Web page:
Audit reveals concerning lack of oversight at federal detention centers

The exterior of the Corrections Corporation of America's detention center in Leavenworth, KS. (Photo: James Oleson / Flickr)

The exterior of the CoreCivic’s detention center in Leavenworth, KS. (Photo: James Oleson/Flickr)

The Department of Justice said last week the audit of a federal detention center in Kansas raises concerns about a widespread lack of oversight at more than a dozen other facilities nationwide.

The Office of Inspector General released its report on the Leavenworth Detention Center in northeastern Kansas last month in which it documented routine understaffing, over-bunking and a general disregard for prison conditions during a five-year period between October 2010 and May 2015.

“As we state in today’s report, we are concerned that the lack of effective monitoring at Leavenworth may also be a problem at other facilities that hold Marshals Service detainees,” said Deputy Inspector General Rob Storch in a video last week. “The findings … underscore the challenges of ensuring that facilities holding federal inmates and detainees — including those operated by contractors — are well run, and safe and secure for all staff, inmates, and detainees. We will continue to do our part in helping the Justice Department identify and address those challenges.”

Leavenworth Detention Center houses more than 1,100 federal detainees of the U.S. Marshals Service and is one of 15 privately-operated centers across the country. CoreCivic, a Tennessee-based contractor, began managing Leavenworth in 1990 and is 10 years into a potential $697 million contract with the Marshal’s Service, slated to last through 2026.

As of January 2017, only $252 million of the contract had been paid to CoreCivic — though auditors stated the agency may have gotten a better deal, had it shopped around to “ensure the best overall value to the government.”

Instead, auditors contend, the agency limited contractors to the Leavenworth area, but could not provide sufficient evidence to justify such a narrow pool of candidates.

Auditors also discovered routine understaffing at Leavenworth forced the closure of posts identified as critical to ensure the safety of the facility. In just one year examined by auditors, overall staff vacancy reached 11 percent. That rate more than doubled among correctional officers.

Despite the ongoing staffing challenges, CoreCivic didn’t attempt to pull employees from other sites to fill in the necessary posts, but rather implemented mandatory overtime — a decision auditors said “led to lower morale, security concerns, and fewer correctional officers available to escort medical staff and detainees to and from the health services unit.”

“In our judgment, the USMS was inherently reactive,” the audit reads. “Instead of actively monitoring LDC operations to identify discrepancies and thwart potential incidents, the USMS often became aware of incidents after they occurred.”

In another instance, auditors discovered CoreCivic concealed its practice of triple bunking detainees in cells designed for two from the American Correctional Association during its 2011 inspection by uninstalling the extra beds. Auditors suspect the company practiced the same deception before inspections performed in 2005 and 2008.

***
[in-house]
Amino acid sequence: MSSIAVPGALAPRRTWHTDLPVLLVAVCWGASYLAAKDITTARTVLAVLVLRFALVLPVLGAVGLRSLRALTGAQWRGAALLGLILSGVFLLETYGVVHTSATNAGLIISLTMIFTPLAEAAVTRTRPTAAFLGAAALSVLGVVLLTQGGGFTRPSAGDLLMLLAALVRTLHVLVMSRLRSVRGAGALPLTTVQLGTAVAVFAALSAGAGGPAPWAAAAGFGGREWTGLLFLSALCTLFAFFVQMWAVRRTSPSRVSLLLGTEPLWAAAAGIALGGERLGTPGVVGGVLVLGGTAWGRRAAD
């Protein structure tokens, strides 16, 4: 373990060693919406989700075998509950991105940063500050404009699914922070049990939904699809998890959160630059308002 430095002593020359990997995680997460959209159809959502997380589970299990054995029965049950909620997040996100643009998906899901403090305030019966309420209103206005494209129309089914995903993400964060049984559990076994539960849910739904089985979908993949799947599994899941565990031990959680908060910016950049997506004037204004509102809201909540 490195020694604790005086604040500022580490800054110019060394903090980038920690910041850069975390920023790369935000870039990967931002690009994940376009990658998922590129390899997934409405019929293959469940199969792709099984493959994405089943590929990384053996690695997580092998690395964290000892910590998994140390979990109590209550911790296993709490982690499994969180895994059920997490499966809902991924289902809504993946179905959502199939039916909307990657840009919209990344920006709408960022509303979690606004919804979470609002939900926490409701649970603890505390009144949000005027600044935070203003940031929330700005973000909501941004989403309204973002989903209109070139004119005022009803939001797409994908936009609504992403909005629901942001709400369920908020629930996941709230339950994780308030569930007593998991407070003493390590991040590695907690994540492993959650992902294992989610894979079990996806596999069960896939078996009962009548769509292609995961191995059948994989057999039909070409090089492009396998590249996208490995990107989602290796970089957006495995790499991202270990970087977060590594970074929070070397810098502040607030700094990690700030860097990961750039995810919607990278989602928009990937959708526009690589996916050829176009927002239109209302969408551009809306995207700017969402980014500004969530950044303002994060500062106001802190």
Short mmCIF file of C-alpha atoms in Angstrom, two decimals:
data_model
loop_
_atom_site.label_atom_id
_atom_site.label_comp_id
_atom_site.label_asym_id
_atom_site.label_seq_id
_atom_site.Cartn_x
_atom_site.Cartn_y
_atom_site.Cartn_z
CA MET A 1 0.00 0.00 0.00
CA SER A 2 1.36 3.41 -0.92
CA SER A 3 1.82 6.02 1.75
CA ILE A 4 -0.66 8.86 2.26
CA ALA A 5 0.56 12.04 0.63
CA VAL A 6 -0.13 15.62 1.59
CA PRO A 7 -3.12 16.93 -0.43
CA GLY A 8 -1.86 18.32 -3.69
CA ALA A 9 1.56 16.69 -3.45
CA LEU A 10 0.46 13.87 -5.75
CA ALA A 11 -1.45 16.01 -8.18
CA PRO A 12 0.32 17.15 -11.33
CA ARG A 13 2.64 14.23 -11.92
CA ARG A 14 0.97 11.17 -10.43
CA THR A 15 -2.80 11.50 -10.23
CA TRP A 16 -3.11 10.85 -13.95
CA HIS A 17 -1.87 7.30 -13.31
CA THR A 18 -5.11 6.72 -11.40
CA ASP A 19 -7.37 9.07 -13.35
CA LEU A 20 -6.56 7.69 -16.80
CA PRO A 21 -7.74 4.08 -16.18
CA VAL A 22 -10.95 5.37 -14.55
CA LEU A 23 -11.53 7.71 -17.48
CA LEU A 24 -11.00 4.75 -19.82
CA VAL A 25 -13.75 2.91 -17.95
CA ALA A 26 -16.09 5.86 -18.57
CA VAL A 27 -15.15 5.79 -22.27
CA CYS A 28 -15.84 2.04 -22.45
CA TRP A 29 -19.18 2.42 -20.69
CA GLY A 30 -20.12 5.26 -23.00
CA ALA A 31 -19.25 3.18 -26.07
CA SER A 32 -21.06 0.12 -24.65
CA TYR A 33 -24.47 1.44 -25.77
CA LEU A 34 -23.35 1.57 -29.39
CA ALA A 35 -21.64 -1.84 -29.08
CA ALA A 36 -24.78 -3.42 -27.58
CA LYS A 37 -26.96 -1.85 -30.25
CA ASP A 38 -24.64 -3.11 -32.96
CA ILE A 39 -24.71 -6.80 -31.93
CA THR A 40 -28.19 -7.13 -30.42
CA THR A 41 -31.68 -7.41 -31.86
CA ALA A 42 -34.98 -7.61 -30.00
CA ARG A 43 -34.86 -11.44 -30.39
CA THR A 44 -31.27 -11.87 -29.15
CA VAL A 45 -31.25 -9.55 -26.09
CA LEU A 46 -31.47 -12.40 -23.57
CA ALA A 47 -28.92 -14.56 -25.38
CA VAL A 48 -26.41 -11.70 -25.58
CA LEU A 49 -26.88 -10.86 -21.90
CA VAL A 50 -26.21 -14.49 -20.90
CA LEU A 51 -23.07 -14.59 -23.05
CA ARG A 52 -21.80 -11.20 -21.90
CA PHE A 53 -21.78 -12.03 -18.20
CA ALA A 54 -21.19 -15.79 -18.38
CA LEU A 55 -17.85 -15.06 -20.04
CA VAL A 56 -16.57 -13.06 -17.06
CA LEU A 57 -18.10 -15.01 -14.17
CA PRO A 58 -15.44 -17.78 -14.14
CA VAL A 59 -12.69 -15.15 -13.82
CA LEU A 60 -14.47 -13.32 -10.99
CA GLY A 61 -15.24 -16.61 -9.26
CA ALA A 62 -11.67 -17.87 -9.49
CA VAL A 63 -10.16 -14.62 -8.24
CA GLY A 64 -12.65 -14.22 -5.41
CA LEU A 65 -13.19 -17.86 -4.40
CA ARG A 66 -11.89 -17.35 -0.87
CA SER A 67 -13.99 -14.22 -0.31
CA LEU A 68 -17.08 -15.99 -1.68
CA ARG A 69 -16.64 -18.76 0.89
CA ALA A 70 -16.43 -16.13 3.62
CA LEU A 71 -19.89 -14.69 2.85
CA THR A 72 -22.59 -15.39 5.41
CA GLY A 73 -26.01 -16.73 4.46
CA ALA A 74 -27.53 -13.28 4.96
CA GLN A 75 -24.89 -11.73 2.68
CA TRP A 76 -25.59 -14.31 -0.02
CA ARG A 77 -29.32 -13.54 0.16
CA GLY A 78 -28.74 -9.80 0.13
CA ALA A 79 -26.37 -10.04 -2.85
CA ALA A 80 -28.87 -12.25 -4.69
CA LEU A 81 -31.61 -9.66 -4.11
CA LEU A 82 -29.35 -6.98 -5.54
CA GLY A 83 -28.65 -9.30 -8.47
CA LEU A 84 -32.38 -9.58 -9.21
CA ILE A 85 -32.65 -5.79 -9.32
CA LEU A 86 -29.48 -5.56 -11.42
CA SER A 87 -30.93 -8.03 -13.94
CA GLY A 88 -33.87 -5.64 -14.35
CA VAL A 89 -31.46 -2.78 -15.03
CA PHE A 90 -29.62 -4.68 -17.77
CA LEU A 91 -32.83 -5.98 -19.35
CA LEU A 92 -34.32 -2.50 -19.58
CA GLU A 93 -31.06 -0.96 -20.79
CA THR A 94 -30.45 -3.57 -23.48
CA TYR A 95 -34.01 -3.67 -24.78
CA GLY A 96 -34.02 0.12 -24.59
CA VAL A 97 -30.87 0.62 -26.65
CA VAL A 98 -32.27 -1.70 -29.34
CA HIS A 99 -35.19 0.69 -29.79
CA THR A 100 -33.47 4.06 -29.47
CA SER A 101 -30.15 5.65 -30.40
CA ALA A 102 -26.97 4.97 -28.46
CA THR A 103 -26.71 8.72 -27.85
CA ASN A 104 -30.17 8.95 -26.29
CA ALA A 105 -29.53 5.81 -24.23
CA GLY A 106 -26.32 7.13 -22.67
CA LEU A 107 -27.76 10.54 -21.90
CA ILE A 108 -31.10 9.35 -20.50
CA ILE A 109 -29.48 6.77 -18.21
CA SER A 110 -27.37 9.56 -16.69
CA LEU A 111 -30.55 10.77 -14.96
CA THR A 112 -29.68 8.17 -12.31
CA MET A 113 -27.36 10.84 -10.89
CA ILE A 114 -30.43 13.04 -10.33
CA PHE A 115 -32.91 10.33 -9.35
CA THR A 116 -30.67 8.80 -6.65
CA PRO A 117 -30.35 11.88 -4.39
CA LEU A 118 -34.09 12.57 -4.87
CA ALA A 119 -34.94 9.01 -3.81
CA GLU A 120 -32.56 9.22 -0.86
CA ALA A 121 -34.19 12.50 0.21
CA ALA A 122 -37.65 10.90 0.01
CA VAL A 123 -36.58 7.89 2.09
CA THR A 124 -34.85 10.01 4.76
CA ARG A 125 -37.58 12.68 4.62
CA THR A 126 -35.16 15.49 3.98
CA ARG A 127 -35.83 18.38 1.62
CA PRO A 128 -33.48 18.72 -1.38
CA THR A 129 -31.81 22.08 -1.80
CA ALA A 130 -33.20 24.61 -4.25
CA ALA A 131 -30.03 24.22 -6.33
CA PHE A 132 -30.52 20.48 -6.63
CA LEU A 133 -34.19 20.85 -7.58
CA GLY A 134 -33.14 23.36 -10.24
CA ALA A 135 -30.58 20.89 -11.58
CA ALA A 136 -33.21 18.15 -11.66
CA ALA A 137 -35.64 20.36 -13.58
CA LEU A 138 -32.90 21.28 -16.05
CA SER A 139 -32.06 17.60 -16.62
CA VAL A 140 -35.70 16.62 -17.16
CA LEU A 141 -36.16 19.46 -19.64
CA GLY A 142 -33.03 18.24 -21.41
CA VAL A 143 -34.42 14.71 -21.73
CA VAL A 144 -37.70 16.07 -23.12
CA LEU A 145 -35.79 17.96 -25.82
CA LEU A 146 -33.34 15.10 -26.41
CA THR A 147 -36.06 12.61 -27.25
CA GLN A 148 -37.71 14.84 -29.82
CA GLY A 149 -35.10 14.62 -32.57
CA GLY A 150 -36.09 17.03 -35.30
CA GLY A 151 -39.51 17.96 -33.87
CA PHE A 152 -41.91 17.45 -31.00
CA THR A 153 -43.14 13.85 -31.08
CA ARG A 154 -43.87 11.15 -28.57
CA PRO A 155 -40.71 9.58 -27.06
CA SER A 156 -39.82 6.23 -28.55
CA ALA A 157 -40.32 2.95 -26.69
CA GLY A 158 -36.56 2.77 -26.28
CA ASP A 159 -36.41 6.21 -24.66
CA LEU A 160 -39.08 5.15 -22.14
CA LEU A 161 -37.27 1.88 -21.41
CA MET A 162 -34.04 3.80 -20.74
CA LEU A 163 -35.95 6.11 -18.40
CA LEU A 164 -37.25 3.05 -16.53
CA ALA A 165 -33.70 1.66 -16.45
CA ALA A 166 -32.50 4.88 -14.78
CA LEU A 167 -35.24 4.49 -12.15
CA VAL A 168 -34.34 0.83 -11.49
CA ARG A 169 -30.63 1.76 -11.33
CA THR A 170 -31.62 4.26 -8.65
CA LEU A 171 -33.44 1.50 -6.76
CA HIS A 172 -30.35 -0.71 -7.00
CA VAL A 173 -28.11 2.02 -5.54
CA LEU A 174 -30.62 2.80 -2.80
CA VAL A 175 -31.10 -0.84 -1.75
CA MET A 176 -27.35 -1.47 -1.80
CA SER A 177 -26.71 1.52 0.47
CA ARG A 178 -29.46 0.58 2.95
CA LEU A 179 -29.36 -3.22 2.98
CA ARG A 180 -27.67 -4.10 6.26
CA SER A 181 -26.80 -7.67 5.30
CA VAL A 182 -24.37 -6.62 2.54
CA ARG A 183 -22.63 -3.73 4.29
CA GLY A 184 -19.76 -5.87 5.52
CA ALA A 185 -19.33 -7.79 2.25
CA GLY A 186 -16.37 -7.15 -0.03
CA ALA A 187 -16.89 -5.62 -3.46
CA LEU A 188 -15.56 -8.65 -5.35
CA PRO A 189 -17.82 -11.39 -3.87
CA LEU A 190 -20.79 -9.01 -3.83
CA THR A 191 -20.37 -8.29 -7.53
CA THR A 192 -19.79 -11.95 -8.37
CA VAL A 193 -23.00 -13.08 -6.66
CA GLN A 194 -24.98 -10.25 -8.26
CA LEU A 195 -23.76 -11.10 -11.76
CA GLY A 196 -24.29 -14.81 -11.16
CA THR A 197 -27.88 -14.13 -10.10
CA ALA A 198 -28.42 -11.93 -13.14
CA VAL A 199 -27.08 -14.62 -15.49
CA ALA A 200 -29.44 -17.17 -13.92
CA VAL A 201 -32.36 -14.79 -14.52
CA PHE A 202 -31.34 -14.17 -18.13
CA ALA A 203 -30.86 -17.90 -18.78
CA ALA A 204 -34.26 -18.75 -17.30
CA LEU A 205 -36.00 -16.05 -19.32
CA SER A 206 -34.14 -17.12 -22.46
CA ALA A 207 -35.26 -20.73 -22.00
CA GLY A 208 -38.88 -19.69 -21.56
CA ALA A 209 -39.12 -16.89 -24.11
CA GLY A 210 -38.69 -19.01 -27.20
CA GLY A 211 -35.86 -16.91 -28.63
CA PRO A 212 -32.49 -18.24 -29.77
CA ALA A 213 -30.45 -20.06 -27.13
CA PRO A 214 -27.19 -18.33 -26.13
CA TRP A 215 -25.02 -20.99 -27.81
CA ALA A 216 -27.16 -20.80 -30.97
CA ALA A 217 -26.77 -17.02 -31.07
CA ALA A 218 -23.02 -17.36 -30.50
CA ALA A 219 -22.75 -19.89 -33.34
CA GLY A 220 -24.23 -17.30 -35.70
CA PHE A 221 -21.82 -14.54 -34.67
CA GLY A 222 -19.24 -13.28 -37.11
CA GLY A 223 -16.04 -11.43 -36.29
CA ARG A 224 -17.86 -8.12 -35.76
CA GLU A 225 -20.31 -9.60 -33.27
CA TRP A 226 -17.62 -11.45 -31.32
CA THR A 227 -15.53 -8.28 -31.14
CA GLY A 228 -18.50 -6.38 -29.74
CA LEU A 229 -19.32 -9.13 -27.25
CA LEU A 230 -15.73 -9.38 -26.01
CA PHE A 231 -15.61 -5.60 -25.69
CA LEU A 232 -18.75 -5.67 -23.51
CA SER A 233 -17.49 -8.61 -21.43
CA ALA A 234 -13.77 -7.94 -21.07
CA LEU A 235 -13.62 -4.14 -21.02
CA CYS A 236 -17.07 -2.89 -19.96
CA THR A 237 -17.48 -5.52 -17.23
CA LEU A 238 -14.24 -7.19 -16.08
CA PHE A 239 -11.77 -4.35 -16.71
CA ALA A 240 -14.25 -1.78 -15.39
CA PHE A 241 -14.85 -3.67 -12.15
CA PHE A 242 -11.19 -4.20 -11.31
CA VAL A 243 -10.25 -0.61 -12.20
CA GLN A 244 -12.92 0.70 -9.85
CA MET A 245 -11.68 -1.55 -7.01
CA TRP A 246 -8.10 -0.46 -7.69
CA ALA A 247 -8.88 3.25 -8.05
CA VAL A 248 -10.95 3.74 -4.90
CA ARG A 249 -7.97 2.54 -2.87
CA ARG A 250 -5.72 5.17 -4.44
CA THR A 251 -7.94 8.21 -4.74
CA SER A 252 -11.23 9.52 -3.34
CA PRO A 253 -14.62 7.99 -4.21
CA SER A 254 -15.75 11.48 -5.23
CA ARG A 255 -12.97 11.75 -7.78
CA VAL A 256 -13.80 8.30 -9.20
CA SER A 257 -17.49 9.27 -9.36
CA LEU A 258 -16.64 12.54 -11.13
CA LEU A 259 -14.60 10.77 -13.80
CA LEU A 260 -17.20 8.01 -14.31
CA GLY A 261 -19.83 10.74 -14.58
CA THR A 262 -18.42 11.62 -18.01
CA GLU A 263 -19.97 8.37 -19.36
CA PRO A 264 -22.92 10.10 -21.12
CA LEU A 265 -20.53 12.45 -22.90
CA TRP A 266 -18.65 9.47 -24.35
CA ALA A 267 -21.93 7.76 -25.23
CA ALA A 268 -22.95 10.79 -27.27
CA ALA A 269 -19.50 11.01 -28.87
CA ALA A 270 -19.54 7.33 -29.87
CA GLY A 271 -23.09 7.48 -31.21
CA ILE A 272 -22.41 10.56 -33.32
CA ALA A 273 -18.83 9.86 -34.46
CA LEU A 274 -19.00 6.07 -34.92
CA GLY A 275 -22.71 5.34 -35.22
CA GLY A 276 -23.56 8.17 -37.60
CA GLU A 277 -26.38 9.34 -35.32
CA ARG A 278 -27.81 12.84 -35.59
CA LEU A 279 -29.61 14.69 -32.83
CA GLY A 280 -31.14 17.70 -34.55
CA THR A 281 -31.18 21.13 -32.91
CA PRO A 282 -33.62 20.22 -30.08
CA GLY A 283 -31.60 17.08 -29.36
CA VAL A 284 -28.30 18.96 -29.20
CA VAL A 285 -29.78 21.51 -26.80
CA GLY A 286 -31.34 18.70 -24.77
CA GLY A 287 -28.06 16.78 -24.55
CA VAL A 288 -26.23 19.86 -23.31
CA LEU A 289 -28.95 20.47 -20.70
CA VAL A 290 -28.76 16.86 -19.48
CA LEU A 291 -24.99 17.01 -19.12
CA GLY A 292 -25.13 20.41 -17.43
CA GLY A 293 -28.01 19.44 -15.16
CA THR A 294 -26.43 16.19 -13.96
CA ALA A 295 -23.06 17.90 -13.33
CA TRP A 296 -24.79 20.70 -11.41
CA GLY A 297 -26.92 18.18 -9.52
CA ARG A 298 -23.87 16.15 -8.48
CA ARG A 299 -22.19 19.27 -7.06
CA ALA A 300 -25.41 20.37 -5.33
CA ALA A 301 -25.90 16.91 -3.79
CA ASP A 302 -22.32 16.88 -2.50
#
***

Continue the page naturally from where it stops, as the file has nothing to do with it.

The association declined taking action against the company because the senior officials involved in the scheme were no longer employed at CoreCivic, according to the report.

“Our audit further determined that the USMS has issued conflicting guidance on the allowability of triple bunking by its contractors, and that it should clearly specify in its new and existing contracts the rules and procedures governing this practice,” the audit reads.

The OIG concluded its report with two dozen recommendations to improve oversight and management at Leavenworth, including attempts to expand its geographical search for future contractors and pay closer attention to staffing shortages and potential solutions.

The Marshals Service concurred with all 24 of the recommendations, while CoreCivic only provided commentary on some of the issues raised in the report.

“We recognize that attracting and retaining qualified staff is a challenge with the corrections industry as a whole,” said Natasha Metcalf, vice president of partnership development for CivicCore, in the company’s official response to the audit dated April 5. “We continue to explore ways to tackle this industry-wide issue. We, along with the USMS, have initiated several efforts to provide greater visibility into staffing and staff vacancies. We are also pursuing measures to recruit additional staff.”

Metcalf continued, “For more than three decades, the company has been an innovative, dependable partner for the government and we appreciate the audit’s efforts to identify areas for improvement in the execution and administration of the Leavenworth contract in the future.”

The U.S. Marshals Service is the latest federal agency to come under scrutiny for oversight issues uncovered in the auditing process. In March, the OIG released a scathing report on the Department of Justice’s mismanagement of confidential informants. Last month during a congressional hearing, lawmakers scolded the Drug Enforcement Administration and the Bureau of Alcohol, Tobacco Firearms and Explosives for creating “a horror show” of theft an abuse.

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